17 - What’s new in servlet 3.0

17.1 Overview

JSR 315 (Servlet 3.0) is an update to the existing Servlet 2.5 specification. In previous chapters we have used Servlet 2.5 and in this chapter we will discuss the new features in Servlet 3.0.

17.2 New Features and changes in Servlet 3.0

17.2.1 Annotations 

One of the important and major change is to minimize the use of web.xml. Instead of configuring the servlets ,filters etc in web.xml file , annotations are introduced. Still there are certain configurations like welcome file lists, context params will still be configured in web.xml.

 Annotations makes the coding of servlet, filter, and listener classes easier, but also makes the deployment descriptors optional for a web application.

Annotations like @WebServlet, @WebFilter, @WebInitParam, @WebListeners , @MultipartConfig are added.

Refer Chapter 18 for annotation details.

17.2.2 Asynchronous Support

 In previous chapter specially MVC , we discussed about the business logic which is being invoked by servlets. In all of our examples, business logic has been  simple  but in actual scenarios they are very complex and may involve the interaction with other systems like Databases or invoking web services.

All of the business invocation is “Synchronous” which means Servlet will wait till the response is returned by business classes and this may results in a poor performance.

To overcome this issue, Asynchronous support has been introduced with Servlet 3.0. With this feature, Servlets can invoke Services asynchronously. When a request is suspended, the thread  handling the request will return to the container without generating any response and gets ready to perform other tasks. The resume method on the request resumes the request processing. Whenever the requested resource becomes available, the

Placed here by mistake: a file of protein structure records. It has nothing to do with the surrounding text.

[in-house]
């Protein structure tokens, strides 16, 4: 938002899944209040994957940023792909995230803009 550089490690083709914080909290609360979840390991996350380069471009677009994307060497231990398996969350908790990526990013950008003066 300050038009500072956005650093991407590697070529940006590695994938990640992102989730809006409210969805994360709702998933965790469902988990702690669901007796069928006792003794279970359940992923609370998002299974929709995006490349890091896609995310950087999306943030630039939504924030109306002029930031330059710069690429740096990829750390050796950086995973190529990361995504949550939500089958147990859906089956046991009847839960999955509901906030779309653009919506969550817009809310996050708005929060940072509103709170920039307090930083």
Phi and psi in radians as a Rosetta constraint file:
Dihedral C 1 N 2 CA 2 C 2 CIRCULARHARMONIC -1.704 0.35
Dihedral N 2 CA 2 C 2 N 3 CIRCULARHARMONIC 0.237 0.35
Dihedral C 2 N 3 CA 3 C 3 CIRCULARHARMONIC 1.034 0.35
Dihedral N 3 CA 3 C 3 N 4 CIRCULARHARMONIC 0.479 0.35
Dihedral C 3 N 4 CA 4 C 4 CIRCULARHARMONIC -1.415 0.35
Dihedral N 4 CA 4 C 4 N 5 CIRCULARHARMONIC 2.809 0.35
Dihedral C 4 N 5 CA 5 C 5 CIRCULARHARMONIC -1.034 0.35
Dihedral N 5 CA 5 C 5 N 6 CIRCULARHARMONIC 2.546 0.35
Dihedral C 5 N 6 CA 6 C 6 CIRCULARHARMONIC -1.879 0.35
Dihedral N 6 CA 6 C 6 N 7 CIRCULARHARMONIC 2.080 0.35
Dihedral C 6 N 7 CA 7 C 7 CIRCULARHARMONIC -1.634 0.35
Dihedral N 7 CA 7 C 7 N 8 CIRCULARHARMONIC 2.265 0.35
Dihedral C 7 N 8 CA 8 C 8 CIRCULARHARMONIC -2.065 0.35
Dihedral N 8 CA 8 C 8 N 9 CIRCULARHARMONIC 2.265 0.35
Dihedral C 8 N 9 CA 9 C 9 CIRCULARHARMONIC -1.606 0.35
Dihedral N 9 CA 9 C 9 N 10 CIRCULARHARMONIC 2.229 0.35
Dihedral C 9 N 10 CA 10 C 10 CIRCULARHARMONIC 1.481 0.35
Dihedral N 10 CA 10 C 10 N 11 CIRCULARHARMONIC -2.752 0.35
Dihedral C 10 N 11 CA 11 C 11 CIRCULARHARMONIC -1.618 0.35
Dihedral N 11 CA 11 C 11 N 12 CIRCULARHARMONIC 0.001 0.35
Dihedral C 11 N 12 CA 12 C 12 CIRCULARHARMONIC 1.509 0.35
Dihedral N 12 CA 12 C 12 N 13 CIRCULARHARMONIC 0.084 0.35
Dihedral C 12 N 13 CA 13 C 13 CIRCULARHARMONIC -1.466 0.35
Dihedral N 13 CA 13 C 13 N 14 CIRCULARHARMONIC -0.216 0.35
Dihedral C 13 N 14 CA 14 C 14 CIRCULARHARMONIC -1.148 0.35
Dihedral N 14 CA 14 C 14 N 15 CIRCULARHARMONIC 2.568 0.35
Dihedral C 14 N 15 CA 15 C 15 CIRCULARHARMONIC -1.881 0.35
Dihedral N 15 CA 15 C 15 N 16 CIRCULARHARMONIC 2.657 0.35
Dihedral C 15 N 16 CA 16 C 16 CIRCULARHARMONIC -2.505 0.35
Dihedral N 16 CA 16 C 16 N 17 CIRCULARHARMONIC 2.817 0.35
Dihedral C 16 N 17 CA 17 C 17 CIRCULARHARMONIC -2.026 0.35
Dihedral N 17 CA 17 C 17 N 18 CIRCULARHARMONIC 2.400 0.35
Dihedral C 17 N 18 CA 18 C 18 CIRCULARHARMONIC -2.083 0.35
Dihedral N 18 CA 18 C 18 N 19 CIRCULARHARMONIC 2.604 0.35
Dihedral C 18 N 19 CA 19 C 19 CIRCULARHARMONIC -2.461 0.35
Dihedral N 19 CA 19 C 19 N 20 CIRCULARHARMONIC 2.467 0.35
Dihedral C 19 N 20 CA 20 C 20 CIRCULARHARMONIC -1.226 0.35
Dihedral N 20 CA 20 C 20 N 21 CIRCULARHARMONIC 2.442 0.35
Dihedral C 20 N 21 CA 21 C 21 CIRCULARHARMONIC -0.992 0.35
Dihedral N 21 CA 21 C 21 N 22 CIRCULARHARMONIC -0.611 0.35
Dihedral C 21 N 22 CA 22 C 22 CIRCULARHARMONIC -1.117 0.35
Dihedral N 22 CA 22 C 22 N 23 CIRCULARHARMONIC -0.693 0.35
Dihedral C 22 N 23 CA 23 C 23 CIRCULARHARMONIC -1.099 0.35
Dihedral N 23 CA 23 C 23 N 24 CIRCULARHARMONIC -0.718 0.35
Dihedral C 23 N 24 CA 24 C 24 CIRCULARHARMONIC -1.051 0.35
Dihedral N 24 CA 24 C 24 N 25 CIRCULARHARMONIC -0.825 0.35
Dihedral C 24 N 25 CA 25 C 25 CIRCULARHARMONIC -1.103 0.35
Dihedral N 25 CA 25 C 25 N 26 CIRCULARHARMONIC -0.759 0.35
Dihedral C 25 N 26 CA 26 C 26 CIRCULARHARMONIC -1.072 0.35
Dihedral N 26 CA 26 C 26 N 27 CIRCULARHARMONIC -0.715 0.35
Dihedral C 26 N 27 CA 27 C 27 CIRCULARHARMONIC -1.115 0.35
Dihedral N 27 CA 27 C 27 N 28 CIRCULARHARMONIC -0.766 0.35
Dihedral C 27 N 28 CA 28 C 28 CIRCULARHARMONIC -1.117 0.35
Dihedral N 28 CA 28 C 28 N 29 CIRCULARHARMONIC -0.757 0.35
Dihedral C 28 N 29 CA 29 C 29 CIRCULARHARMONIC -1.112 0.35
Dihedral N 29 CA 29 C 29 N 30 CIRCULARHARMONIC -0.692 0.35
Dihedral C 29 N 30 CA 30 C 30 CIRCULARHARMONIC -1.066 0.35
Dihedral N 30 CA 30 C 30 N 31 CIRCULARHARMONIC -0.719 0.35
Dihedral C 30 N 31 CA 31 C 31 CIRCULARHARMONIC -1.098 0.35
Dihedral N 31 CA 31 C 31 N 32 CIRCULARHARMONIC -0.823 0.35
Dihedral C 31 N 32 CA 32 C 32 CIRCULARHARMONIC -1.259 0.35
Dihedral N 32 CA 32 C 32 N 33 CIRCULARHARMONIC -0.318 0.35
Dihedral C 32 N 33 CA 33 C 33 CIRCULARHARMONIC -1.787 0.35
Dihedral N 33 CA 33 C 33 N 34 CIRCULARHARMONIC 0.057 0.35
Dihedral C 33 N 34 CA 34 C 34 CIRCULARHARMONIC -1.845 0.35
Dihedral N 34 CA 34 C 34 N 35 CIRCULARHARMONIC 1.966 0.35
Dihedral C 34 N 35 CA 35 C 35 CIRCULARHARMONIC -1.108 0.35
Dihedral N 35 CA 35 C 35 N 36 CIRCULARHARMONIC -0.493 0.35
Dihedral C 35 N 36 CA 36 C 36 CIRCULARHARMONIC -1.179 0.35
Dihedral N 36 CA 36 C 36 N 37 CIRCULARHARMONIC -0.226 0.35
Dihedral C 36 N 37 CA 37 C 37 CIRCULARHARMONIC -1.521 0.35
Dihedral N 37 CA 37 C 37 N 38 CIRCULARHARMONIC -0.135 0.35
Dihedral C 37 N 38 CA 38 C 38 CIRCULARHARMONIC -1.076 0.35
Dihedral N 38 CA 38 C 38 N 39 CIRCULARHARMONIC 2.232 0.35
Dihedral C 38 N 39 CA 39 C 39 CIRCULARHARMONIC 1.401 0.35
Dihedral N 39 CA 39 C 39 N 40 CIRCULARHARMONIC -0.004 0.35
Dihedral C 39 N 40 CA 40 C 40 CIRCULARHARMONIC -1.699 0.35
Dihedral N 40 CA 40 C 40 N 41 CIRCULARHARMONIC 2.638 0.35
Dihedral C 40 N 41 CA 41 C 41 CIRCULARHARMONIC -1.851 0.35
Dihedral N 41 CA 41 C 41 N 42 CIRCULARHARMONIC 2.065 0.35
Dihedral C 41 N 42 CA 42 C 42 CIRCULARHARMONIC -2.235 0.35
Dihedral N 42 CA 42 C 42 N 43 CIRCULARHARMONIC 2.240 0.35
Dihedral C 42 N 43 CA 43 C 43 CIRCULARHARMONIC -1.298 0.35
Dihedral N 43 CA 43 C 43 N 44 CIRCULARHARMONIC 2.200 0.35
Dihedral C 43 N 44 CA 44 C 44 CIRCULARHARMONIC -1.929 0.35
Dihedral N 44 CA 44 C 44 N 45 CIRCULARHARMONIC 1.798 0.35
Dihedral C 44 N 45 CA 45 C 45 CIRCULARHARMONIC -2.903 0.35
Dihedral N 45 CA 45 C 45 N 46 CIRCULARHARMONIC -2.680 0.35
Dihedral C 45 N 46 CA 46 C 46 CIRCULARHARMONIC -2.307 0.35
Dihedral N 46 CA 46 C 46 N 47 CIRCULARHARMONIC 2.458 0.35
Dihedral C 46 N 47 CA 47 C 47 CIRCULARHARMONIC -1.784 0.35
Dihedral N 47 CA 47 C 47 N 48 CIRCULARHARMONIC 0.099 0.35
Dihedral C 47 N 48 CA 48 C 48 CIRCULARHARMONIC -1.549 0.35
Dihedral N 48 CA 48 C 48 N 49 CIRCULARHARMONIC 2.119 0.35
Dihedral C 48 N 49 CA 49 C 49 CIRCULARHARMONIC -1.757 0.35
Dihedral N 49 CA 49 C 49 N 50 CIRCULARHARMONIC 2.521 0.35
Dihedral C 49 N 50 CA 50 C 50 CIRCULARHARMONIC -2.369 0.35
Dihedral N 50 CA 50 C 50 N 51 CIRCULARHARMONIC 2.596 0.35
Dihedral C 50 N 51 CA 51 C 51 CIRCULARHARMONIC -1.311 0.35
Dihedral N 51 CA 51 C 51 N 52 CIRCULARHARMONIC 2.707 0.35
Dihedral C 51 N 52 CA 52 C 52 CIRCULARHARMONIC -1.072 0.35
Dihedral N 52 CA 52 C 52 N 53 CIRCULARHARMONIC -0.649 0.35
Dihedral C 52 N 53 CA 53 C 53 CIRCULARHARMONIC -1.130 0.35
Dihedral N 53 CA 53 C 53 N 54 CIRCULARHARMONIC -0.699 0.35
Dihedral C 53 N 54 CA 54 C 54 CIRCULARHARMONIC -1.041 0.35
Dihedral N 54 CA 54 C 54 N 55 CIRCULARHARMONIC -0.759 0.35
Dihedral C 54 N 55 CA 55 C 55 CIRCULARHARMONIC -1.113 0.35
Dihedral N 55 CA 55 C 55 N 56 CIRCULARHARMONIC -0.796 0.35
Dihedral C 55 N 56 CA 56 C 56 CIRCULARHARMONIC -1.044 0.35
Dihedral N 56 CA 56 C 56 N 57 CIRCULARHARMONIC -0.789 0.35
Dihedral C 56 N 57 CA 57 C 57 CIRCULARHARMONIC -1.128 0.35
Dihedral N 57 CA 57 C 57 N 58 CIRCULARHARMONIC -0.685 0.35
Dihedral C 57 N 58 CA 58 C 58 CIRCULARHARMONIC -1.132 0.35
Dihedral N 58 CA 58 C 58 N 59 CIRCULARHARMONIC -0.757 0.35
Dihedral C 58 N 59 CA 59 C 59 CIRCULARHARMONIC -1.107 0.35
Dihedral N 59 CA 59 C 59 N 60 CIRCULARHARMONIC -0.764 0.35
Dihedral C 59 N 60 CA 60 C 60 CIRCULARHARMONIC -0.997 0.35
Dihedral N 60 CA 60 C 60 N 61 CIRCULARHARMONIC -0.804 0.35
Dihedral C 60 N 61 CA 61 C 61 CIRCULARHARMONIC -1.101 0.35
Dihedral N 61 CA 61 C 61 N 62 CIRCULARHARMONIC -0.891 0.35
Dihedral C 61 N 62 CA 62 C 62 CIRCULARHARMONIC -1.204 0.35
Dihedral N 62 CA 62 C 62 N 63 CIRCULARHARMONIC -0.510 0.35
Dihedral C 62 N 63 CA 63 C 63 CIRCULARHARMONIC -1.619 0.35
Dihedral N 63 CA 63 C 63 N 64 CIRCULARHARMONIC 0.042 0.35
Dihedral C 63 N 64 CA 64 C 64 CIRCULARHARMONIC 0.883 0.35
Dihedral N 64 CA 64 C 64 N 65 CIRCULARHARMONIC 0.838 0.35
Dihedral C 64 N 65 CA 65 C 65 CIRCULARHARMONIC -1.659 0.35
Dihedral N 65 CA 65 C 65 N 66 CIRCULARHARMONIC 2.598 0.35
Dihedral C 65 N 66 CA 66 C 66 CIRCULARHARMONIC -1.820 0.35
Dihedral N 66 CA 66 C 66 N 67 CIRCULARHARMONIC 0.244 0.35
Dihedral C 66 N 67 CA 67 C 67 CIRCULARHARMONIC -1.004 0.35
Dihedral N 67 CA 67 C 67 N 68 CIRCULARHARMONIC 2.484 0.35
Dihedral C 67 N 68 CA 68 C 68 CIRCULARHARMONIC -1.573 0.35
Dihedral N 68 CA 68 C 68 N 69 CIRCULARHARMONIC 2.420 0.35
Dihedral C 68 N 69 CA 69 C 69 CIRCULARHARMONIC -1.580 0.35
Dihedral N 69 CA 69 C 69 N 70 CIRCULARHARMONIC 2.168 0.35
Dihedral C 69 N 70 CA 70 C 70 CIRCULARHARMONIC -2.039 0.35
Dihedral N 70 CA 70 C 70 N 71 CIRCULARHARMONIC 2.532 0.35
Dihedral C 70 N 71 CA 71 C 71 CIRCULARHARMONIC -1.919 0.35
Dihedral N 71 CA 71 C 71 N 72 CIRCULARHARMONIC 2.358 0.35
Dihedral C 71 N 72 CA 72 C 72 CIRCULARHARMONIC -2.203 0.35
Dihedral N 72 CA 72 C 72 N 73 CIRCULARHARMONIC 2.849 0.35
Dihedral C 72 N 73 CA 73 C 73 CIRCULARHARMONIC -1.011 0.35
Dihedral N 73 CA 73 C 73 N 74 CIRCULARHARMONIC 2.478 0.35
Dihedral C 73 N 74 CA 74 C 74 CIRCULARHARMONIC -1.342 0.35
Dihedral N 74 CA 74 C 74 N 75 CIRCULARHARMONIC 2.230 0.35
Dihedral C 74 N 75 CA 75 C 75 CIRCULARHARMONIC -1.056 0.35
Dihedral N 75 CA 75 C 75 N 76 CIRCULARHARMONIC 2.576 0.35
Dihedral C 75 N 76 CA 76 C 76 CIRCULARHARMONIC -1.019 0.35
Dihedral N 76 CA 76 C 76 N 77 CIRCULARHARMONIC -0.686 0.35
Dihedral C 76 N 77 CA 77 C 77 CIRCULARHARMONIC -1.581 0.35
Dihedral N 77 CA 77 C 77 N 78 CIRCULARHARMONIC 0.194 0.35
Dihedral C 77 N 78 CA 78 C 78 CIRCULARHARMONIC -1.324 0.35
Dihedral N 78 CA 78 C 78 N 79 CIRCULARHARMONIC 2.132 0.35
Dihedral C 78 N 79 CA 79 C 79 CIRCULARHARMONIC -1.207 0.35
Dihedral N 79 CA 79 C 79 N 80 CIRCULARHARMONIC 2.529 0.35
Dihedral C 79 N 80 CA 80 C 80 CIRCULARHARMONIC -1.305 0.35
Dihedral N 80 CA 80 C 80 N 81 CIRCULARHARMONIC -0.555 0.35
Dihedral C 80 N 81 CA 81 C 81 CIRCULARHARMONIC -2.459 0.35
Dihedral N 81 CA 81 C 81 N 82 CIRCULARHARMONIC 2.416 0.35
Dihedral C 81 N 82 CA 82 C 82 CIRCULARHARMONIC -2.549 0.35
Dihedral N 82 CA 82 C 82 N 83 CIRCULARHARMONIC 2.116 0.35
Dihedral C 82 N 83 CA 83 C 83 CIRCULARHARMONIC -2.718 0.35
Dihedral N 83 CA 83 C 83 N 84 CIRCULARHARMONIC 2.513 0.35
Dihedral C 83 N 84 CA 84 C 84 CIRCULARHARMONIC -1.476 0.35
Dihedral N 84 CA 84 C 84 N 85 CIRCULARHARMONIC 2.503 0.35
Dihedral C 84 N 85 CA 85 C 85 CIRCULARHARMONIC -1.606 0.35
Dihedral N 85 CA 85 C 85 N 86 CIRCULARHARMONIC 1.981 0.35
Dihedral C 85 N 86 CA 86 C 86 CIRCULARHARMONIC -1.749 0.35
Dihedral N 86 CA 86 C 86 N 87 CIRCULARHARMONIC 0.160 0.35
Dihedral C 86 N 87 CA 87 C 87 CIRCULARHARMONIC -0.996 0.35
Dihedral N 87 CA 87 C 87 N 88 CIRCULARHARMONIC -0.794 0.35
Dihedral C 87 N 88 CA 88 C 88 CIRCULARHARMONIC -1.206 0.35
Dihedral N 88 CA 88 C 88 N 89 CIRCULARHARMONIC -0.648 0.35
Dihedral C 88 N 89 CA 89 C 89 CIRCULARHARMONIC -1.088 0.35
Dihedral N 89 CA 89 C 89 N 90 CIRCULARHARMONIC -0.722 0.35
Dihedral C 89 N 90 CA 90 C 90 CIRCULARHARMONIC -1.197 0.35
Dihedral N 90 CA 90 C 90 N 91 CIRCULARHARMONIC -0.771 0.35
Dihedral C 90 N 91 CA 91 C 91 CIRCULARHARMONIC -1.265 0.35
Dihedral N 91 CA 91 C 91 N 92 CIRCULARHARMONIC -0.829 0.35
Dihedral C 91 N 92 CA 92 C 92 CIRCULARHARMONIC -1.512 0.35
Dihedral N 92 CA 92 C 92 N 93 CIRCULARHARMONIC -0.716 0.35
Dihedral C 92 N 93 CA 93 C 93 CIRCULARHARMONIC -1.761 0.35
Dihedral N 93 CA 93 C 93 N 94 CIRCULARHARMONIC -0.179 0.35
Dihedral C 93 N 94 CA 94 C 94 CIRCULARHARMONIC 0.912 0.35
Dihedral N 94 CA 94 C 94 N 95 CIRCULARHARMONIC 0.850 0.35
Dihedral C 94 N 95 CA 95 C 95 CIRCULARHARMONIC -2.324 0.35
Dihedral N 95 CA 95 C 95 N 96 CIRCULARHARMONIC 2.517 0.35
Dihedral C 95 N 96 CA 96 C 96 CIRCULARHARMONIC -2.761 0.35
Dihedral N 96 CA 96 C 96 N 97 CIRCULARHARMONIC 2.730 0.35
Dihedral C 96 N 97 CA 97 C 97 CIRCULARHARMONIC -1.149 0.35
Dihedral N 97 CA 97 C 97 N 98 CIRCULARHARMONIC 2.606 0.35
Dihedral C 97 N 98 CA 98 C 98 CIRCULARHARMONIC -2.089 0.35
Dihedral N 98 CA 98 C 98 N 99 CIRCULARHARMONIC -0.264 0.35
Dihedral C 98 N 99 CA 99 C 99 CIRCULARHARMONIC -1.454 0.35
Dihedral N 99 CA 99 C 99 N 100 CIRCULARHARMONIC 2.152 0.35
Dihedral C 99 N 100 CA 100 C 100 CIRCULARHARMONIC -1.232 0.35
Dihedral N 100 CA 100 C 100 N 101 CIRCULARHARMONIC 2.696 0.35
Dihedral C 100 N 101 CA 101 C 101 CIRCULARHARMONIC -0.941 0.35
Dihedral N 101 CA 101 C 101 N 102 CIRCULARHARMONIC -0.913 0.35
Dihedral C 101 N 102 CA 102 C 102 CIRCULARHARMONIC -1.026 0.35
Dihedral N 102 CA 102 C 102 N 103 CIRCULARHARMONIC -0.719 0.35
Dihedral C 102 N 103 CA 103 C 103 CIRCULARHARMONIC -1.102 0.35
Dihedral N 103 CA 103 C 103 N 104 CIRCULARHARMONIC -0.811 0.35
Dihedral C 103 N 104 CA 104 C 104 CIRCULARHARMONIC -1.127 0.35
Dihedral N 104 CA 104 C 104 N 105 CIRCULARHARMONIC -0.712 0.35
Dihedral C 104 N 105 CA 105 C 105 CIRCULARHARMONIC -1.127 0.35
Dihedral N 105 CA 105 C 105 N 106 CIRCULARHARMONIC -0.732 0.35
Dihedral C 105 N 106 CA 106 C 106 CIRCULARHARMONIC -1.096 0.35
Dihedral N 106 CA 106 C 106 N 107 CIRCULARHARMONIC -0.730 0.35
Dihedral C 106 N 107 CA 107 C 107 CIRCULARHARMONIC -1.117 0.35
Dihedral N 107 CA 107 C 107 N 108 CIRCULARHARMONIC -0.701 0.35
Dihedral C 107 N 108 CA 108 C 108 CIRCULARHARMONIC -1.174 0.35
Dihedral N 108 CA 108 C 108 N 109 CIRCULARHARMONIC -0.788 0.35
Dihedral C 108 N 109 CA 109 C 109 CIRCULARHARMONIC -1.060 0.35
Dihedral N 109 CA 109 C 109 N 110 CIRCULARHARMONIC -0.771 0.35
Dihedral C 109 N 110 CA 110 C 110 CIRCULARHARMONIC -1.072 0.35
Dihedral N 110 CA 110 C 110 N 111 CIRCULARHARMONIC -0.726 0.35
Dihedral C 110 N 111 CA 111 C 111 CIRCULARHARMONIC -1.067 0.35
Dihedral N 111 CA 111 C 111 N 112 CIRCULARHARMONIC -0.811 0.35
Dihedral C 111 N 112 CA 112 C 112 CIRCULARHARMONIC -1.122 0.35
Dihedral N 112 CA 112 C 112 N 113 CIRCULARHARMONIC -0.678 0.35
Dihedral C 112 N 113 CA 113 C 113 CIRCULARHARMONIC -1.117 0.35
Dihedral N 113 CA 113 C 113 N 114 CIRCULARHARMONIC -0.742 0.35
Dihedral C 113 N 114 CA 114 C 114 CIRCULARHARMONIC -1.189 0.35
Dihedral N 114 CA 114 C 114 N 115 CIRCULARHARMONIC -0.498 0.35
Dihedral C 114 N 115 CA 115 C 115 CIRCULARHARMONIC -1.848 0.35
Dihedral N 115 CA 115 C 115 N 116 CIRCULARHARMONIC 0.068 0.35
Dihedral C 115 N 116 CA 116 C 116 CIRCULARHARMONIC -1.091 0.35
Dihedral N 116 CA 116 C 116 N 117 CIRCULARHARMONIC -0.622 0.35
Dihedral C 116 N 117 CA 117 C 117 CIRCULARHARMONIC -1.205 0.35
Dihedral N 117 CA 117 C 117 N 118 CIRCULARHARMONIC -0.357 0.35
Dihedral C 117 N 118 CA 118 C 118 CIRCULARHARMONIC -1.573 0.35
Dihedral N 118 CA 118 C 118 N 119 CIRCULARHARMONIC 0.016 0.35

thread handling that event resumes the suspended request and proceeds to generate the response.

New methods have been added in ServletRequest and ServletResponse to support this feature.

17.3.3 Web Fragments

Now a days , several frameworks are available like Spring, Struts, JSF etc and they all are built on top of servlets API. These frameworks provide several features out of the box like MVC, transactions etc. and require certain configurations to be enabled like Controllers in the web application.

We all know that configurations are done in web.xml and any unwanted changes in web,xml can break entire application or may start undesirably. If we think of a large web application, web.xml will have a lot of configurations and modifying it will not be an easy task.

Even to integrate any of other frameworks will require a change in web.xml. With the introduction of web-fragments, we can divide an application into modules and can package them into separate JARs files and include these archives into the main application. Each module can have its own deployment descriptor (called as fragment) contained within the META-INF folder of the JAR.  

With this feature we can have integrate third party functionality without changing web.xml

Refer Chapter 19 for examples

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